How to Cut Down on Belly Fat: Eat Whole Grains

Eating whole grains instead of refined grains may have benefits for your waistline, a new study suggests.

Adults who ate three or more servings of whole grains per day, and limited their refined grains to less than one serving per day, had 10 percent less belly fat than those who did not follow this diet, study researcher Nicola McKeown, a scientist with the USDA Human Nutrition Researcher Center on Aging at Tufts University, said in a statement.

For comparison, a slice of 100 percent whole wheat bread or a half-cup of oatmeal constitutes one serving of whole grains, and a slice of white bread or a half-cup of white rice represents a serving of refined grains, she said.

The findings held true even after the researchers accounted for other facts that may have influenced the results, such as the participants' smoking, alcohol intake, fruit and vegetable intake, percentage of calories from fat and physical activity.

The study involved 2,834 men and women, ages 32 to 83, who filled out questionnaires about their diet. The participants also underwent body scans to determine their fat distribution — researchers measured how much fat was around the belly, so-called visceral fat, and how much was found in other parts of the body under the skin, known as subcutaneous fat.

Visceral fat is thought to be worse for you than subcutaneous fat. Previous work has linked belly fat with the development of metabolic syndrome, a cluster of symptoms including hypertension, unhealthy cholesterol levels and insulin resistance, which can develop into cardiovascular disease or Type 2 diabetes.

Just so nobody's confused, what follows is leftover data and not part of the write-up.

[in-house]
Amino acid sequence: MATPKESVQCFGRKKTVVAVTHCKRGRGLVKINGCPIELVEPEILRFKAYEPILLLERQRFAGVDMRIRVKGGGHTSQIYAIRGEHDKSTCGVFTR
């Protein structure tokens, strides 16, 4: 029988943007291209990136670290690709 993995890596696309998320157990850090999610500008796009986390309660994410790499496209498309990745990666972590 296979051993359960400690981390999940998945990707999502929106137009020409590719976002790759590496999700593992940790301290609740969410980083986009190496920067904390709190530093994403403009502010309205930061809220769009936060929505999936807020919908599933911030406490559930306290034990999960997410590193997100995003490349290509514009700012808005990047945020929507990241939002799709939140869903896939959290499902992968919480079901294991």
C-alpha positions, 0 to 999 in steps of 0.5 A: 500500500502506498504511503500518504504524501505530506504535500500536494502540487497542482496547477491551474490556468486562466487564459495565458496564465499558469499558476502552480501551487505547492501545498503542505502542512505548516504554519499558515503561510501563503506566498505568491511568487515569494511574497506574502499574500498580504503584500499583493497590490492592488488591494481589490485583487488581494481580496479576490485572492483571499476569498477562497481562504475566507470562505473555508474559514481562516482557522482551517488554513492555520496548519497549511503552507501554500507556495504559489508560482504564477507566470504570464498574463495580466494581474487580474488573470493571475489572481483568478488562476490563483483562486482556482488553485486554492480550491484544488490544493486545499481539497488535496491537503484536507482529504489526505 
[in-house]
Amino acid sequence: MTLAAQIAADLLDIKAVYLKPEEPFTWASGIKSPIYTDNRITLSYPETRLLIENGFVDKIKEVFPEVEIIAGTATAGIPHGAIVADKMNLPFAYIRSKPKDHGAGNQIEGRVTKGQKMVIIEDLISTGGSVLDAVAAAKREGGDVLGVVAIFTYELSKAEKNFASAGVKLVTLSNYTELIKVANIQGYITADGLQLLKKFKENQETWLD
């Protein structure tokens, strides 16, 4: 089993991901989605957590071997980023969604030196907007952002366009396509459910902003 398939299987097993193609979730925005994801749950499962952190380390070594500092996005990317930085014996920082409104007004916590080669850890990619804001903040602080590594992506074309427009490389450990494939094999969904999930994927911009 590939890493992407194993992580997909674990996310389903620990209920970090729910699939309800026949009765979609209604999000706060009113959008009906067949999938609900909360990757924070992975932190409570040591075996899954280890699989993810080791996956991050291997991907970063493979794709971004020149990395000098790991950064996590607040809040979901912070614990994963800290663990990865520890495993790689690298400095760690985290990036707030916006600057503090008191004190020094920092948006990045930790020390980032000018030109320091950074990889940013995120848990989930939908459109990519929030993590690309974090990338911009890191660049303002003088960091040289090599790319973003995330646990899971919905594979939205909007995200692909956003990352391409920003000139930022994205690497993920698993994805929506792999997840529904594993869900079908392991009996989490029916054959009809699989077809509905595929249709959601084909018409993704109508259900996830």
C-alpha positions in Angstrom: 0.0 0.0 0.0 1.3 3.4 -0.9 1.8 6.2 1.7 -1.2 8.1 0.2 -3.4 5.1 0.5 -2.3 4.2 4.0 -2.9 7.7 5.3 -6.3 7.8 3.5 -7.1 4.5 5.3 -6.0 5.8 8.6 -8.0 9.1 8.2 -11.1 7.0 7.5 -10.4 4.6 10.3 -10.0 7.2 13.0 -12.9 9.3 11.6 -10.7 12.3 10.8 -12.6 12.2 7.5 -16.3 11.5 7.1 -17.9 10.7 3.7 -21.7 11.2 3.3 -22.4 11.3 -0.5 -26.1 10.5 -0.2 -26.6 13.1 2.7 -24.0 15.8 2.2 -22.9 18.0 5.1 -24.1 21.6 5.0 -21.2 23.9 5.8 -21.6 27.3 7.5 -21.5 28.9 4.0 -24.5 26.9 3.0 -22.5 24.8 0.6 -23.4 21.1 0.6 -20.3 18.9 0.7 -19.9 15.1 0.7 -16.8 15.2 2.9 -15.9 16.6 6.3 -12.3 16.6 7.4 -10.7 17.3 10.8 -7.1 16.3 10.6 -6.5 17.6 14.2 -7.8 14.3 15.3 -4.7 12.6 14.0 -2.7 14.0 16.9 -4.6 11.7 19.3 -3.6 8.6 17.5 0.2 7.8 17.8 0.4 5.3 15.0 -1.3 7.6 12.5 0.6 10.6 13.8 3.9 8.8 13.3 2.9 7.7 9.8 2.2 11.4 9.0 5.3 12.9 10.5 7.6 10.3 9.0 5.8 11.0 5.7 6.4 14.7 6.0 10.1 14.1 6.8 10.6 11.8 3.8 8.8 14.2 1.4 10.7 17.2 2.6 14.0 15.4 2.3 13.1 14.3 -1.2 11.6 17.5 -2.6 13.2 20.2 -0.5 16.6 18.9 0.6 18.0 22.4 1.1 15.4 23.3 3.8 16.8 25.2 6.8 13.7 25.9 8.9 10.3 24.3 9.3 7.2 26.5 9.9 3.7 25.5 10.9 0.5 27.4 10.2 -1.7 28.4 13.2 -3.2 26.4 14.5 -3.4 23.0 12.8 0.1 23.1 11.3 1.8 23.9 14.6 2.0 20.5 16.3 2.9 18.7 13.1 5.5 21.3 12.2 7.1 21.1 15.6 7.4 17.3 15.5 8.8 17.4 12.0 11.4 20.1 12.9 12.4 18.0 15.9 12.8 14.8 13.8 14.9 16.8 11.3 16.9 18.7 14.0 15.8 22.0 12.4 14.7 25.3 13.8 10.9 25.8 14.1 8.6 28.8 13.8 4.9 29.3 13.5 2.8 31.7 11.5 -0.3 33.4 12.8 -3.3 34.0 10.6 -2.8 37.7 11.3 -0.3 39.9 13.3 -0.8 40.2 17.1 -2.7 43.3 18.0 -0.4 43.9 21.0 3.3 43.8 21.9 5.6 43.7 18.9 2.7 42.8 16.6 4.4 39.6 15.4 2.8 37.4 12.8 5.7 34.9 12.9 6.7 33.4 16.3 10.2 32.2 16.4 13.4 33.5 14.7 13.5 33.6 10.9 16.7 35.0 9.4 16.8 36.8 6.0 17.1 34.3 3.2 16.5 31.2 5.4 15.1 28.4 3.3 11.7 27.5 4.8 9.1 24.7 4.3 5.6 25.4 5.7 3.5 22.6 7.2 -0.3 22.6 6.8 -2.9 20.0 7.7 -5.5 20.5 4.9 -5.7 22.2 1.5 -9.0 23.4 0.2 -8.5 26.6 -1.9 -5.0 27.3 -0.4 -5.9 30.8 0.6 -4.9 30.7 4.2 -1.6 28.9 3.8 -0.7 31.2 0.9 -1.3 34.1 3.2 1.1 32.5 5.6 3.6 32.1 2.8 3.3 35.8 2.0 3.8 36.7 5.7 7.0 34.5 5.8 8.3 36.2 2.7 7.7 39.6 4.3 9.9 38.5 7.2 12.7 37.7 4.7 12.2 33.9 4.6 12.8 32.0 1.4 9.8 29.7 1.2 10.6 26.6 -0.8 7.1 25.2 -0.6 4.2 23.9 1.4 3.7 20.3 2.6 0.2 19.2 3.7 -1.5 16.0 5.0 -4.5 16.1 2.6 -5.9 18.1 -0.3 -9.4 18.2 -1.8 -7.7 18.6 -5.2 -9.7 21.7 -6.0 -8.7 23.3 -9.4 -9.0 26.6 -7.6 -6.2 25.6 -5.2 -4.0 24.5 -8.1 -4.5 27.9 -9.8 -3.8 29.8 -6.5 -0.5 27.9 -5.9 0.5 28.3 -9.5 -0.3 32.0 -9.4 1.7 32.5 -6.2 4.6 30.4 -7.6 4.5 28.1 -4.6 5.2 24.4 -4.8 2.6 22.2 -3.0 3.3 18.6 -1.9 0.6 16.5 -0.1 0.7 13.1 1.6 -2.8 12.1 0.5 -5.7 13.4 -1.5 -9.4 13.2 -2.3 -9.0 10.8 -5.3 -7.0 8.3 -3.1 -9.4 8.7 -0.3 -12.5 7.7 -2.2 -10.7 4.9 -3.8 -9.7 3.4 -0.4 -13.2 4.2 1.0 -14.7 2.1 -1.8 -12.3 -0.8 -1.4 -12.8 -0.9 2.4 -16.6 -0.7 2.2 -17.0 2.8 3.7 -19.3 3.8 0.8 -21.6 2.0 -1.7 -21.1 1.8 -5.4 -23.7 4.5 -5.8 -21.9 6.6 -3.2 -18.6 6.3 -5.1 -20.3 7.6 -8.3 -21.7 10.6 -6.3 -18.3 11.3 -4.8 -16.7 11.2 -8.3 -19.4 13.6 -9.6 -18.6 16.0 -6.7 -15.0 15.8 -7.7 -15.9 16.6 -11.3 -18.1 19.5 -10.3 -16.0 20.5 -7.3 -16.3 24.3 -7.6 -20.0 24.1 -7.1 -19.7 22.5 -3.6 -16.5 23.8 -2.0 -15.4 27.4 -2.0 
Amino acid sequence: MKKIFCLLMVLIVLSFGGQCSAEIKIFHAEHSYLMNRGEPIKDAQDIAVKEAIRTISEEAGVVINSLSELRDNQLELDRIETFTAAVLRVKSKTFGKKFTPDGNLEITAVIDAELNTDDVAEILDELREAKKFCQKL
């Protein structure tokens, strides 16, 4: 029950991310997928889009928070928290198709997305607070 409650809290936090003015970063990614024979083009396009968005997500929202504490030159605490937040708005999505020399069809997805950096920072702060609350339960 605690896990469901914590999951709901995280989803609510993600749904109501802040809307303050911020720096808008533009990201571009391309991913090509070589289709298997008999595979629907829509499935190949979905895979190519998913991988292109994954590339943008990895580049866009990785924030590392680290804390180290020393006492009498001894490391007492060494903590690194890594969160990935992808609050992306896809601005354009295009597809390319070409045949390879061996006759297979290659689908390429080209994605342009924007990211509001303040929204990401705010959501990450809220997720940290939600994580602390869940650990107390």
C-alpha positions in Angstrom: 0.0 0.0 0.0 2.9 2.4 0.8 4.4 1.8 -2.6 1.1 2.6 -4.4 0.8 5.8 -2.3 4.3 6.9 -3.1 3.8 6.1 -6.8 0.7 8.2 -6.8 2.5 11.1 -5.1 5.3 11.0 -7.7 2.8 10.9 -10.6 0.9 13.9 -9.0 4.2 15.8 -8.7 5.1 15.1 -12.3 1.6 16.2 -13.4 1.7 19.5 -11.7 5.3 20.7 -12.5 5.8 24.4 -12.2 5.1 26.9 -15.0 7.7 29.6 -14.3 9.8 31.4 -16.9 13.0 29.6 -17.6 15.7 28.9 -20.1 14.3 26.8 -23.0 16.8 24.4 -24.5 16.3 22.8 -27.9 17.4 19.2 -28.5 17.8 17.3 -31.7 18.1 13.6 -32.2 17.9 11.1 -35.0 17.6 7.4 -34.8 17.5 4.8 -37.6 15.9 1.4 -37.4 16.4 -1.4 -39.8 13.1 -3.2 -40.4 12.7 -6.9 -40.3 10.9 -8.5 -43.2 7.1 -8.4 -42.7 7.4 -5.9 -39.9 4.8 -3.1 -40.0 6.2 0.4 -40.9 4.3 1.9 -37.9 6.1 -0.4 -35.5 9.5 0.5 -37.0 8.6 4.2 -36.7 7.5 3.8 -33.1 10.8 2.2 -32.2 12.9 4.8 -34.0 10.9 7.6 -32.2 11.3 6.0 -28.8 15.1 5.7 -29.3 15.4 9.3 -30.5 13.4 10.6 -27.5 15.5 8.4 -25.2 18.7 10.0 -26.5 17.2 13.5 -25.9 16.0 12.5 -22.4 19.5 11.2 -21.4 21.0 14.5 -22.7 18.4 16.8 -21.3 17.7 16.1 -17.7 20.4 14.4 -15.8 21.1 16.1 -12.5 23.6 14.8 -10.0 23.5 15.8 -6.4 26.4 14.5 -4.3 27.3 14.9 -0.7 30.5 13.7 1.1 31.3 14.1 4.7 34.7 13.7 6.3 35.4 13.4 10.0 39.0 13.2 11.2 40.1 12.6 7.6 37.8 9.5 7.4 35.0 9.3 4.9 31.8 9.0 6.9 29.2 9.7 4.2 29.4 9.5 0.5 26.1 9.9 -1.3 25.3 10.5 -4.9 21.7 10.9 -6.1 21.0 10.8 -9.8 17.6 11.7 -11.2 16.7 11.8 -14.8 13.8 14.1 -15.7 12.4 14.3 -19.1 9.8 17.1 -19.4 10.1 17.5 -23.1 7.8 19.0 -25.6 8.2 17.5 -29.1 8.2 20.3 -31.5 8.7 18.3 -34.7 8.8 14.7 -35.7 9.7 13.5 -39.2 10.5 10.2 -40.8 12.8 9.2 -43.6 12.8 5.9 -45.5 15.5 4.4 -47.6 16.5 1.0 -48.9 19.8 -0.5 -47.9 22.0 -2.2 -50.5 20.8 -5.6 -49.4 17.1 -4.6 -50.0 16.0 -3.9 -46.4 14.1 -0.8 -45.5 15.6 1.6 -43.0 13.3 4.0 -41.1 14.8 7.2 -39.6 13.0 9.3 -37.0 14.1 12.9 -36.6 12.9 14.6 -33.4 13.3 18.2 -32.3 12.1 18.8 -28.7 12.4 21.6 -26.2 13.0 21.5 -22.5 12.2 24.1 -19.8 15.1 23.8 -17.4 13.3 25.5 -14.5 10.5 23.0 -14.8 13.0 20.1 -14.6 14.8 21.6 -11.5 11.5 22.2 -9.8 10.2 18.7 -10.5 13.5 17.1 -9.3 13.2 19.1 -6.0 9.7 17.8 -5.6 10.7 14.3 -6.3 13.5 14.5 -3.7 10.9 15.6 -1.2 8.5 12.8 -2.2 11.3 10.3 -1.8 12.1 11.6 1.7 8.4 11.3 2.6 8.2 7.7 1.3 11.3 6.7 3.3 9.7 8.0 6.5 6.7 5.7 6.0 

However, eating lots of whole grains didn't have the same benefits if people also consumed a lot of refined grains as well. Those who ate more than four servings of refined grains per day did not show improvements in their visceral fat volumes even if they also consumed whole grains, McKeown said.

"This result implies that it is important to make substitutions in the diet, rather than simply adding whole grain foods. For example, choosing to cook with brown rice instead of white, or making a sandwich with whole-grain bread instead of white bread," McKeown said.

The researchers noted the study only shows an association, and future work in a larger, more diverse population will be needed to confirm the findings.

This study was funded by the National Heart Lung and Blood Institute, the USDA and a research grant from the General Mills Bell Institute of Health and Nutrition.

The results were published in the November issue of The American Journal of Clinical Nutrition.

Live Science Staff
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